The People’s Climate March certainly could be seen as a unification of the climate movement, as labor, faith, radicals, students, and other active practitioners of democracy were marching in solidarity, demonstrating how climate change is the issue that could potentially unite the human race, as carbon dioxide levels continue to rise throughout the developed world. However, there were many in the crowd who believed that a permitted march, where the route was negotiated beforehand with the New York City Police Department, was not enough to disrupt the business as usual which is exacerbating the climate crisis.
Thus, the following morning, over a thousand activists gathered in Battery Park, before marching down Broadway in an attempt to Flood Wall Street, much like after Superstorm Sandy but this time with bodies, signs, and chants. While the activists weren’t able to actually shut down Wall Street itself, due to the network of police barricades and officers blocking their entry, they still held multiple blocks on Broadway for over 8 hours. I was following the event on Twitter, and noticed that #FloodWallStreet was the number one trend in New York for most of the day.
According to the graph, #FloodWallStreet was never more widely used than #PeoplesClimate, except for the actual day of the action. #FloodWallStreet began to rise on the day of the Climate March, likely due to their active participation, and as #PeoplesClimate sharply decreased on the day after the march, #FloodWallStreet spiked, as activists were sitting on Broadway in Manhattan’s Financial District. The twitter content which comprised the spike was once again divided by live-tweets which came directly from the street, and tweets containing links to coverage, which were hosted on other websites.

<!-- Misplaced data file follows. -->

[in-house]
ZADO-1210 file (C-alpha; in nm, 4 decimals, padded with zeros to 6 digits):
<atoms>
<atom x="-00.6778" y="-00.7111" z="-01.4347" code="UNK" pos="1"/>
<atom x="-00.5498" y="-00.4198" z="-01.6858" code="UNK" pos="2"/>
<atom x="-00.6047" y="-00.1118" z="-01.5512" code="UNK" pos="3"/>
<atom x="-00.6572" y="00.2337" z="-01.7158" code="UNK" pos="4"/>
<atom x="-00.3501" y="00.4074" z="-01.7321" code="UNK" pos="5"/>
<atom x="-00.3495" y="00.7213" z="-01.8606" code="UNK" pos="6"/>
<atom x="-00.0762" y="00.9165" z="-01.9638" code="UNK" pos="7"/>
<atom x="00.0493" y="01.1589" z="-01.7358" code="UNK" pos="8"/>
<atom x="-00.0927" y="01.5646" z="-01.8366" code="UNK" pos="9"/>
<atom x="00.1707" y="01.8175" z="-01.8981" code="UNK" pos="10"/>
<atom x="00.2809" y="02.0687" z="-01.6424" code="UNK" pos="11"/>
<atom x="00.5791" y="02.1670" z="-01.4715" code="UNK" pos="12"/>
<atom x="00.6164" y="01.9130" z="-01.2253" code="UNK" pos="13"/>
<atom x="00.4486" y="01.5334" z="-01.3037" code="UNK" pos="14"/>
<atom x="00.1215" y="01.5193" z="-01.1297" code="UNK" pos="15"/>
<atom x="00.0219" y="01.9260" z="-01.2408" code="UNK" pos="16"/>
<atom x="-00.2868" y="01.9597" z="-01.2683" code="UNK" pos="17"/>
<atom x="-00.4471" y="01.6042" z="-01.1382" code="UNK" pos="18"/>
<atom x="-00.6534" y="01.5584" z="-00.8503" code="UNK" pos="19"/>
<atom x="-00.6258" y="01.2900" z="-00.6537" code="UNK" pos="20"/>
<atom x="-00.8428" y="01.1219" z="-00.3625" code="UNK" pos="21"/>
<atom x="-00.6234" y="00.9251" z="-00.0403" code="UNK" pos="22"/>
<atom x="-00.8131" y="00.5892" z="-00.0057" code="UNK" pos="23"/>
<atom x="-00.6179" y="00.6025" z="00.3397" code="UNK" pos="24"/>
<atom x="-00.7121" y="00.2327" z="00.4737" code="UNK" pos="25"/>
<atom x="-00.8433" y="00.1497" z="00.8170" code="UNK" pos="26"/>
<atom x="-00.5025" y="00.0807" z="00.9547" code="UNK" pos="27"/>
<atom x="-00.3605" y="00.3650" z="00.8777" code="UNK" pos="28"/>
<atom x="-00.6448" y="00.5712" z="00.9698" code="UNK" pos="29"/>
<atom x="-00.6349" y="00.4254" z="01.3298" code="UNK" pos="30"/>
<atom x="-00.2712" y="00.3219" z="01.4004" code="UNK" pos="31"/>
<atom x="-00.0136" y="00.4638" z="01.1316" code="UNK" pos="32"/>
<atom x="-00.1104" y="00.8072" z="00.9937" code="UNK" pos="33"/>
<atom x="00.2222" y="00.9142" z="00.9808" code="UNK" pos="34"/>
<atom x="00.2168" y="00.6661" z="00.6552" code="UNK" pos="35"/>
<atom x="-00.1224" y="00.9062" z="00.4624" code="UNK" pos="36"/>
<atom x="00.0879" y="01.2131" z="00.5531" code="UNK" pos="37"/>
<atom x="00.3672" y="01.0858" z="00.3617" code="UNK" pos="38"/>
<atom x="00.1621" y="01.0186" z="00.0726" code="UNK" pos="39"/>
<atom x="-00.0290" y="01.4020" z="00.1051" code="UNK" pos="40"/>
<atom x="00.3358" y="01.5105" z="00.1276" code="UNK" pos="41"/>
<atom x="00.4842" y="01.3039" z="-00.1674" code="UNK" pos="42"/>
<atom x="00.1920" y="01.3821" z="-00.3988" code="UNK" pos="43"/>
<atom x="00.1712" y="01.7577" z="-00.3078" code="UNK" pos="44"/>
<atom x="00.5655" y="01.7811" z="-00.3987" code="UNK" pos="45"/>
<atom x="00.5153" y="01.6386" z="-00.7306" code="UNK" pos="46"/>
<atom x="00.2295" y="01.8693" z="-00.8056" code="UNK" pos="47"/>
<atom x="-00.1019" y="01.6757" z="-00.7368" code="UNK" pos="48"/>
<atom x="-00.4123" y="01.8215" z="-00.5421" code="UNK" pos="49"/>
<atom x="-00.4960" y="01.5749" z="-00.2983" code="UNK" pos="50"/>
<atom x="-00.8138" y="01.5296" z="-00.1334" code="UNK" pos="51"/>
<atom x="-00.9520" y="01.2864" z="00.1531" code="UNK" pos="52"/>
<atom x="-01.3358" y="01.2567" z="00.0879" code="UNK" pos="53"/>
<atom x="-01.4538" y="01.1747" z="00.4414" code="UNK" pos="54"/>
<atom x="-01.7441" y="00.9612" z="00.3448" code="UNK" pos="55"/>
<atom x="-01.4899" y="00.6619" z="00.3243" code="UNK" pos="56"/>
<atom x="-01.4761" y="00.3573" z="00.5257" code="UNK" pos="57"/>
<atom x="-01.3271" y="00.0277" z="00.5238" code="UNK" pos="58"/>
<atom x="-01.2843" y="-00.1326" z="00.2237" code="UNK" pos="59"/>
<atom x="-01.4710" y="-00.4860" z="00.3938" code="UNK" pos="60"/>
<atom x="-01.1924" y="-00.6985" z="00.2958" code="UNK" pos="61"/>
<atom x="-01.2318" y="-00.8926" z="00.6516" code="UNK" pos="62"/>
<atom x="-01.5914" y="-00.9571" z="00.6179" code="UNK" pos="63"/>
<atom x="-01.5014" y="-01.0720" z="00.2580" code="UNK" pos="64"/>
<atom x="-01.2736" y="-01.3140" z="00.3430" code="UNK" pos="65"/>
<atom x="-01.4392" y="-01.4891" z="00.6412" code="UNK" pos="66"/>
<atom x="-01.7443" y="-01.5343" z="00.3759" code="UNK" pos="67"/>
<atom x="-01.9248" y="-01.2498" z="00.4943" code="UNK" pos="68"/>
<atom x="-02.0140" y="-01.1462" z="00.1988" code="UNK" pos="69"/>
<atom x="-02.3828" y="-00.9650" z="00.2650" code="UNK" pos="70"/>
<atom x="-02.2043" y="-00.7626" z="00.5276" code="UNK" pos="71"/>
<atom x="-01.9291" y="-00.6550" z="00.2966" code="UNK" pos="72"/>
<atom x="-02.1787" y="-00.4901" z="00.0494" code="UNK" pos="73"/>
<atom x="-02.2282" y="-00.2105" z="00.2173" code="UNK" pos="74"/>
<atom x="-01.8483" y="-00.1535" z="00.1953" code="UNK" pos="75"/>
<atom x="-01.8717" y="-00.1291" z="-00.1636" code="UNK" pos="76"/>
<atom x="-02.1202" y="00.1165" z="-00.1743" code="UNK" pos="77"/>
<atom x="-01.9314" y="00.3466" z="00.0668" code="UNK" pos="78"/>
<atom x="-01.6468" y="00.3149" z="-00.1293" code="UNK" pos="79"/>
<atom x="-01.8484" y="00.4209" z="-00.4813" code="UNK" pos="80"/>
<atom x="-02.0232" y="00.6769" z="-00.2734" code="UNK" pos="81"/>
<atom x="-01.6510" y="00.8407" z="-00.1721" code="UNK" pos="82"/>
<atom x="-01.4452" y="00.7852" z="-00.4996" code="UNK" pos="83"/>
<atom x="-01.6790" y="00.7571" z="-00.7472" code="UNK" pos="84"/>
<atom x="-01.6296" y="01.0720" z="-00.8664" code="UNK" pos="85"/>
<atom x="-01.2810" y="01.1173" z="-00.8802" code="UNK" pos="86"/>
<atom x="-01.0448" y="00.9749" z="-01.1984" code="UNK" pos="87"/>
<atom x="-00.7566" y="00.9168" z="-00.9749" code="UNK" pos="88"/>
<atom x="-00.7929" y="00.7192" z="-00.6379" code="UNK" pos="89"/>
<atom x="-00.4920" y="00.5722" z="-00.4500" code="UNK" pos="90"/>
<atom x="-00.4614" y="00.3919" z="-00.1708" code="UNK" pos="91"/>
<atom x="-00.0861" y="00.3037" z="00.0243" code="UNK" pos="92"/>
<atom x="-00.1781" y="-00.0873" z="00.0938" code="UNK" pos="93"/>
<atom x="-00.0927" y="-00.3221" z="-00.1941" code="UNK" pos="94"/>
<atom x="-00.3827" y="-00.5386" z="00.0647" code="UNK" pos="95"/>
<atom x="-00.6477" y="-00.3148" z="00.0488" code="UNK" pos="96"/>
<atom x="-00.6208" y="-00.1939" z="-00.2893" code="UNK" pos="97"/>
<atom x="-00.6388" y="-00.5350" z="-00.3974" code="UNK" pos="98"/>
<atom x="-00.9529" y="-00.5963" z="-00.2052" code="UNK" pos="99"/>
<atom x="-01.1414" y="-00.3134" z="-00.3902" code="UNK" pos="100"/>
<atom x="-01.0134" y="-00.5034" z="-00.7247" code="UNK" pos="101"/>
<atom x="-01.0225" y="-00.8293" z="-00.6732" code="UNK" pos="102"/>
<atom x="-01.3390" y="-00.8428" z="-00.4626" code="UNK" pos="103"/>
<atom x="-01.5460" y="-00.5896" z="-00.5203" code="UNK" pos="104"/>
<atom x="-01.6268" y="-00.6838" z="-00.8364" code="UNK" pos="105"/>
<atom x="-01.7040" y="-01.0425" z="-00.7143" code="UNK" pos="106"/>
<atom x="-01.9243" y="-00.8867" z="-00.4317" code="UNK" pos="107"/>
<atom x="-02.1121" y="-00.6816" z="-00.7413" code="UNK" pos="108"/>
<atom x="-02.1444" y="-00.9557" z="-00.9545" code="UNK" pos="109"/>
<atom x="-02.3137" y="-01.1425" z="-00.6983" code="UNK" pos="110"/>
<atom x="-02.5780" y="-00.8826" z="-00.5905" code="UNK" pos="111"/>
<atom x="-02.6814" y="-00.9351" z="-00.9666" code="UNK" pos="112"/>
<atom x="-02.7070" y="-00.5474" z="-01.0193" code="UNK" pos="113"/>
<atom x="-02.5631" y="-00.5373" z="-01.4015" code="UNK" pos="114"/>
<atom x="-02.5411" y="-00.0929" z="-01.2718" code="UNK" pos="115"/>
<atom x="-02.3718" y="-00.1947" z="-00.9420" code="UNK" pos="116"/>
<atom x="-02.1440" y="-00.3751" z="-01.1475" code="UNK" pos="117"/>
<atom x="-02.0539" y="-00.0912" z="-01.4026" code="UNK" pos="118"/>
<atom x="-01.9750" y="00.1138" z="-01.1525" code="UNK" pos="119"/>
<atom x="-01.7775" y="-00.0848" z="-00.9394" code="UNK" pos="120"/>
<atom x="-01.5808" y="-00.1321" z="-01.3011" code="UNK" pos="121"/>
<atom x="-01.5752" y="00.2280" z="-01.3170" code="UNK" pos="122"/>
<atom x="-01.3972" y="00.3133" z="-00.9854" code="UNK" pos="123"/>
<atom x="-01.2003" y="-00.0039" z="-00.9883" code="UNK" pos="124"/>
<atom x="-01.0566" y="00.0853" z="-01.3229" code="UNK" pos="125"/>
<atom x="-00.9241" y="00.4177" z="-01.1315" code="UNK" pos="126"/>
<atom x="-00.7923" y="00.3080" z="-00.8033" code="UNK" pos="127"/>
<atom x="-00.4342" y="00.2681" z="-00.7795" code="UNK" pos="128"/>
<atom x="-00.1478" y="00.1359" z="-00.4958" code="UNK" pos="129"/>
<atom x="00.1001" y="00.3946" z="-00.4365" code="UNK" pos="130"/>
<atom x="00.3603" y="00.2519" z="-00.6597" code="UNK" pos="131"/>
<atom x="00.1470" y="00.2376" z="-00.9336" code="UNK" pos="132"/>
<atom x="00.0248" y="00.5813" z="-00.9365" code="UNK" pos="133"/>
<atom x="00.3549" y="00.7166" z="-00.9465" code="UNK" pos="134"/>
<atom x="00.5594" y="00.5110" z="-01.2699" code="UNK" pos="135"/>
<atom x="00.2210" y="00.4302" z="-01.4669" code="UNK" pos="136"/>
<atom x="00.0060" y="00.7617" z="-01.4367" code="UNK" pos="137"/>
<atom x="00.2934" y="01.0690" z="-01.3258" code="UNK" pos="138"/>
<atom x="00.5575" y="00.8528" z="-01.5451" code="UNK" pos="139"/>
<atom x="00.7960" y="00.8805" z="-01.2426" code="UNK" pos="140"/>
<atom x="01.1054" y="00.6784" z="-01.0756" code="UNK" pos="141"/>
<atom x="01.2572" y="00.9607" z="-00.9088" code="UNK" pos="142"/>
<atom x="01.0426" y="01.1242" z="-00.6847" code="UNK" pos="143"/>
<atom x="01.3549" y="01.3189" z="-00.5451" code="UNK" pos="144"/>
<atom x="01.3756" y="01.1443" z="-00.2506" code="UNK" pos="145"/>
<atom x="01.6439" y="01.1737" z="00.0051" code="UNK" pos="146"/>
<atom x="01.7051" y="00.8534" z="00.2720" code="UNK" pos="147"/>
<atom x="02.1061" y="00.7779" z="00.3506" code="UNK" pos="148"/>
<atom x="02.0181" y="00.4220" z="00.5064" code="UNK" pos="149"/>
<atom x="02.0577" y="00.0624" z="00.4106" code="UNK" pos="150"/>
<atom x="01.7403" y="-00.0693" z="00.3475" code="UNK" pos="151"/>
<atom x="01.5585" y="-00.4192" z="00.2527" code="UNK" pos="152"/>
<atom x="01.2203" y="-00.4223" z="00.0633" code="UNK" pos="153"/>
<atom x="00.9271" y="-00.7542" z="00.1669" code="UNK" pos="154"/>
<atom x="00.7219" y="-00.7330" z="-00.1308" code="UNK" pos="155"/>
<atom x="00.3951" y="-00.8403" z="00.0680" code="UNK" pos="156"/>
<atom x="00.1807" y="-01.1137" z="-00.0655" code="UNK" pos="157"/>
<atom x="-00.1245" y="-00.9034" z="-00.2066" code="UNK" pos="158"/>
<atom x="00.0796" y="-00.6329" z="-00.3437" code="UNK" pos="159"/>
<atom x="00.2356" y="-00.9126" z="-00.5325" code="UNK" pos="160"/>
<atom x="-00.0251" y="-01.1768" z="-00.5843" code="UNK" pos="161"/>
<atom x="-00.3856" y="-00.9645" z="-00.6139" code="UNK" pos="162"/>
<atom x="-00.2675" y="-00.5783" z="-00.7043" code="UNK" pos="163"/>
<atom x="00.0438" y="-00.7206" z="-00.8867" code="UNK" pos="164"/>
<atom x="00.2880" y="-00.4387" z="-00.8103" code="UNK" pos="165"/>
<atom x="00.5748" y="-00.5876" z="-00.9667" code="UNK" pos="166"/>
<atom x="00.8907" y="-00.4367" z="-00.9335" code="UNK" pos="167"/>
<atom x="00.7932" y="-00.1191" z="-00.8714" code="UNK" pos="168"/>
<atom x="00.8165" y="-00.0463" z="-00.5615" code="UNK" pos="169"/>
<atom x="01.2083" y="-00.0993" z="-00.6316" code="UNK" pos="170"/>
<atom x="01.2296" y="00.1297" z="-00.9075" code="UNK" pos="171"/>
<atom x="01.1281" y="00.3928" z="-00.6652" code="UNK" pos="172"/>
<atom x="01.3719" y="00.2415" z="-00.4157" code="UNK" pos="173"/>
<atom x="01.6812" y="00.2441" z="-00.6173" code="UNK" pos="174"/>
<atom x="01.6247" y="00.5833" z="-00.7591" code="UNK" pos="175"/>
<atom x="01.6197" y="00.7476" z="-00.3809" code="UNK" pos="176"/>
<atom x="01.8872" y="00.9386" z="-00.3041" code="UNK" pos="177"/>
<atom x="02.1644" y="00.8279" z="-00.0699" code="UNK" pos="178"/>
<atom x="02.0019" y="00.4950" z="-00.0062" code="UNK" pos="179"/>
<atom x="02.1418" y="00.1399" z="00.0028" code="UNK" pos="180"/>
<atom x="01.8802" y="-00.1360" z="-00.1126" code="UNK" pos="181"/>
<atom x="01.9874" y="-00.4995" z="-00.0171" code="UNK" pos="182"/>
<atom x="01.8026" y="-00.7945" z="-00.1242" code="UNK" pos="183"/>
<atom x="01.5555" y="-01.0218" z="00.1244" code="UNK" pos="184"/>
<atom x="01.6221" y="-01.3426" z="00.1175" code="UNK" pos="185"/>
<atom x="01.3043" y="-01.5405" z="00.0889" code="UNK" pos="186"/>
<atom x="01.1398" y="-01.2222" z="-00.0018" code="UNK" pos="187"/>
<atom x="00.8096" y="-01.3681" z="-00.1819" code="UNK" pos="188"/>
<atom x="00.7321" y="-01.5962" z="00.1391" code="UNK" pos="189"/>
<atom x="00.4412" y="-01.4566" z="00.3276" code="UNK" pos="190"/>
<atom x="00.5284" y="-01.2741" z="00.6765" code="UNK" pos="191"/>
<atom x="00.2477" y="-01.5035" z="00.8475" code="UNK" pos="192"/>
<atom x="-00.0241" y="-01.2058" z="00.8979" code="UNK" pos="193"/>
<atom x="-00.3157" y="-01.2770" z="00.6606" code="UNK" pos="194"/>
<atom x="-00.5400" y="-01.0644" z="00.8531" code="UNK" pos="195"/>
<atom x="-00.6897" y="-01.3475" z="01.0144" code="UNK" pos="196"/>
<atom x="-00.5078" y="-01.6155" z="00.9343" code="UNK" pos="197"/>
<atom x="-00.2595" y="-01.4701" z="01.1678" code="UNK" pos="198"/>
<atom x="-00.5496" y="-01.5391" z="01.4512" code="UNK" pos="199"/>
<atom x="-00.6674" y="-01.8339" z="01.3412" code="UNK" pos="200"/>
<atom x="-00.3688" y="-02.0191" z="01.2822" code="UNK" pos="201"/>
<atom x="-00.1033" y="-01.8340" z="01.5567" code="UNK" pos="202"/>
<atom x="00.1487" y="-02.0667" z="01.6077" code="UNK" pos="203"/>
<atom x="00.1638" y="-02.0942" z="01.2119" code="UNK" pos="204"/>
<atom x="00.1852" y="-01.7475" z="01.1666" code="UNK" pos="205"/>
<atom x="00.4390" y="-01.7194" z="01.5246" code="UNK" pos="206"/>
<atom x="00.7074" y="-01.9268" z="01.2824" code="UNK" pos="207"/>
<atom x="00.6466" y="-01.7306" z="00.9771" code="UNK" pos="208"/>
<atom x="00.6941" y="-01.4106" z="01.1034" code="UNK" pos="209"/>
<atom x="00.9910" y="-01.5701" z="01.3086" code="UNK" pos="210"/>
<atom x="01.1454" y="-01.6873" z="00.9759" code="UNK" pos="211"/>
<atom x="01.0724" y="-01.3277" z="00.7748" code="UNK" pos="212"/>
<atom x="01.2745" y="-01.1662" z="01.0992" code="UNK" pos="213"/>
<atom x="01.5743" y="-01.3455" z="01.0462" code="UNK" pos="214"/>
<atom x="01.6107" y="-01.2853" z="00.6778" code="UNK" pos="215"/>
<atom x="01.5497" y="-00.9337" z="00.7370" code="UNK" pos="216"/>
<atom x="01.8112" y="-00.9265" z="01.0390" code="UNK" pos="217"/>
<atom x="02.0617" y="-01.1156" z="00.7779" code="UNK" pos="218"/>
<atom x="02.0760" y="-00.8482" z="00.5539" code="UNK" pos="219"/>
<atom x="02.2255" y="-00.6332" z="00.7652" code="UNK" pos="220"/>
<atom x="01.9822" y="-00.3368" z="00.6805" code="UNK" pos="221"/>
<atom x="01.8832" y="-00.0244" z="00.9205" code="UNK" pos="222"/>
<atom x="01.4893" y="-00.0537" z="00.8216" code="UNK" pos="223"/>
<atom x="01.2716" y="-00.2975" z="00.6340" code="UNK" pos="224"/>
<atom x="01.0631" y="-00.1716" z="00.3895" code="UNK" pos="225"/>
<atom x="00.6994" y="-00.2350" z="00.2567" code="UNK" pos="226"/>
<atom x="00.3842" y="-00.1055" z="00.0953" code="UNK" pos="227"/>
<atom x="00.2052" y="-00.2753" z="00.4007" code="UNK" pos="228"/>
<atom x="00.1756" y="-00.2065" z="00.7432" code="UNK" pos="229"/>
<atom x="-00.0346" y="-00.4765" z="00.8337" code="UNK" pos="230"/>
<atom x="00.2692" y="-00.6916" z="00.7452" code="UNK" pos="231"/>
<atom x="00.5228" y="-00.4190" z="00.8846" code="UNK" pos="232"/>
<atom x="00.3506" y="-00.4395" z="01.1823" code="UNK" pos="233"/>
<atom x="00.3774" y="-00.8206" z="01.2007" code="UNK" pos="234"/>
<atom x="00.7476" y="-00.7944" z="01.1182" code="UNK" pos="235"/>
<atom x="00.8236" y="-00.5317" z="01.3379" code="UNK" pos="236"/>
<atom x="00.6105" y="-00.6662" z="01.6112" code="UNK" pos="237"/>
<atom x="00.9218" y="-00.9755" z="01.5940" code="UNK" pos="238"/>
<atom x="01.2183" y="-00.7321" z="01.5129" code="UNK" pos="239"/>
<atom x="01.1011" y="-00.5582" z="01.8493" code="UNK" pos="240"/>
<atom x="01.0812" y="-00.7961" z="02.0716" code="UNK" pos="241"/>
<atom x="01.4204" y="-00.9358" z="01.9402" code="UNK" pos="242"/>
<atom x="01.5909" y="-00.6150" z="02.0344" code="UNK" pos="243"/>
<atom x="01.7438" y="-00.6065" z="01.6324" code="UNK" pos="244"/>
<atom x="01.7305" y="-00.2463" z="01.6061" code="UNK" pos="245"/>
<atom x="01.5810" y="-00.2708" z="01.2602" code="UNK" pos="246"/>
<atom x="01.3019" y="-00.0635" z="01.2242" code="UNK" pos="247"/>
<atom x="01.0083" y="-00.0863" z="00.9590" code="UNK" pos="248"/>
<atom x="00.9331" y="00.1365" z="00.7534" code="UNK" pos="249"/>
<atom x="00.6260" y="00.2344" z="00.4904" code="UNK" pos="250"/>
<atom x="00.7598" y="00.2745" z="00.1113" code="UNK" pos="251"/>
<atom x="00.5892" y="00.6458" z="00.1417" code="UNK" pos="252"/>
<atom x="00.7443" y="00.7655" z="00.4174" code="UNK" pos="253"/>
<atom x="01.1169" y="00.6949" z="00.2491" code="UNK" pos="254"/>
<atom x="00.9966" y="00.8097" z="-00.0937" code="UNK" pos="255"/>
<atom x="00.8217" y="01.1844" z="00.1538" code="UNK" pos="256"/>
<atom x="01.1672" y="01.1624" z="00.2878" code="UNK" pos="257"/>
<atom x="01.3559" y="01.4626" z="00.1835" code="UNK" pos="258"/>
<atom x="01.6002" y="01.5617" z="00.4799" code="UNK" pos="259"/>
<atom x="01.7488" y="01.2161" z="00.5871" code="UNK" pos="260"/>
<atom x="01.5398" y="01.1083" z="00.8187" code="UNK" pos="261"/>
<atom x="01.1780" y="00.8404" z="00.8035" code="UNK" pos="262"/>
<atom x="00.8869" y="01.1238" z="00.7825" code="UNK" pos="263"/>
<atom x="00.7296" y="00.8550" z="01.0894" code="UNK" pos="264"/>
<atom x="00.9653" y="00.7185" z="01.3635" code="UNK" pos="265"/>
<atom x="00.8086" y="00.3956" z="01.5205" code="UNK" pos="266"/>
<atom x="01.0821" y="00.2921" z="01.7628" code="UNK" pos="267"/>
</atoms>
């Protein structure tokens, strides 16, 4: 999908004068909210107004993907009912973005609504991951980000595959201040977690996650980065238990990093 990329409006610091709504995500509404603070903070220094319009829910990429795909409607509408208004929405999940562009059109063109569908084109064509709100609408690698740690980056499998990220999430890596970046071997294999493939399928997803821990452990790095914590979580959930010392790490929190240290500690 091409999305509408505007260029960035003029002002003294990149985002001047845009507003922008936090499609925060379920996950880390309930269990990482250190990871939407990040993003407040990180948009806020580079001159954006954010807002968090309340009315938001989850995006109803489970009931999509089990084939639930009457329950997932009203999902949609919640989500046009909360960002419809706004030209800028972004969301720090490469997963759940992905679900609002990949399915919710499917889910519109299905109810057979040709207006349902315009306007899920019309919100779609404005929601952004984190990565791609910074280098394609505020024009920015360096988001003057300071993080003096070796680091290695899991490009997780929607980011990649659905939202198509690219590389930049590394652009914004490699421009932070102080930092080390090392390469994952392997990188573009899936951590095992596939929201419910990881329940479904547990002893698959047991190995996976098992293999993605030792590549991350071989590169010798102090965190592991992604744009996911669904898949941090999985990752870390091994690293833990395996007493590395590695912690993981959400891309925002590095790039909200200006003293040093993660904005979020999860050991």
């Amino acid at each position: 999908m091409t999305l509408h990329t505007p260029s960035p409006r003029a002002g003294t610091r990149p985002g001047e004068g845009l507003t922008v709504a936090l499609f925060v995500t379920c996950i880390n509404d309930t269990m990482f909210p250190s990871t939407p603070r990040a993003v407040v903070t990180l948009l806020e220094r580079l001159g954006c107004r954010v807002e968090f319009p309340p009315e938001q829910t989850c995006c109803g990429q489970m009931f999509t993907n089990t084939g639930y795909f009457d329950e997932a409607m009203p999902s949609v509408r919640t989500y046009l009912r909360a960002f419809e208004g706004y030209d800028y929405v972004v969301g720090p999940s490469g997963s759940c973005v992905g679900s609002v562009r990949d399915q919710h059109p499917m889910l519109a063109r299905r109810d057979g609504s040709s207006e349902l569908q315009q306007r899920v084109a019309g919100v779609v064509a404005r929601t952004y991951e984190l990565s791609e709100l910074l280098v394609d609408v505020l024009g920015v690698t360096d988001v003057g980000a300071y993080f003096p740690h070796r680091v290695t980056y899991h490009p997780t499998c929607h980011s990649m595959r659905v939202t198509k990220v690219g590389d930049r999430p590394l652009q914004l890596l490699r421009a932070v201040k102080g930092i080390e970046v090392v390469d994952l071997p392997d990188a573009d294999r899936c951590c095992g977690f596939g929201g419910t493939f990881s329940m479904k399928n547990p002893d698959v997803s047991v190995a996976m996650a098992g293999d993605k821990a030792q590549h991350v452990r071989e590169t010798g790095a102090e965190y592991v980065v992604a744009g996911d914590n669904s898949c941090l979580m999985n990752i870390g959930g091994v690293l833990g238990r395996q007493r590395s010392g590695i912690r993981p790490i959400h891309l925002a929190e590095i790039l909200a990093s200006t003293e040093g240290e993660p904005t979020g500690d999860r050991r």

Examples from the web:
Examples directly from the streets:
Looking through the top tweets for both hashtags, these two types of tweets were the most prevalent, although there were also users who simply commented on the event, also using the hashtag. These people could be considered the imagined audience of the event, either watching live streams or following live-tweets:
This is so cool! Largest climate march in history! Over 300,000 changemakers in NYC #PeoplesClimate
— ian somerhalder (@iansomerhalder) September 21, 2014
Incredible photos from the #peoplesclimate march in NYC. Latest estimates say 300k+
— Cory Booker (@CoryBooker) September 21, 2014
We must keep in mind that while a majority of the most popular tweets were covering the event or providing statements of solidarity and support, there was also oppositional messaging, which re-appropriated the hashtag by attaching criticisms of the movement and the protesters involved. Who comprises this group and what were the themes of their tweets?
In my next article, I will post tweets from the detractors, many of whom could likely be considered trolls, and will perform a content analysis to provide insight on how Twitter is not only used to build movements, but also provides an outlet to those who are in opposition to the aims, spreading their opinion in messages using the same hashtags. Does the Twitter usage of these two divergent groups in the same virtual space contribute to a deliberative democracy, or hyper-segmented echo chambers which reflect the polar opposite viewpoints which comprise the fragmented American political sphere?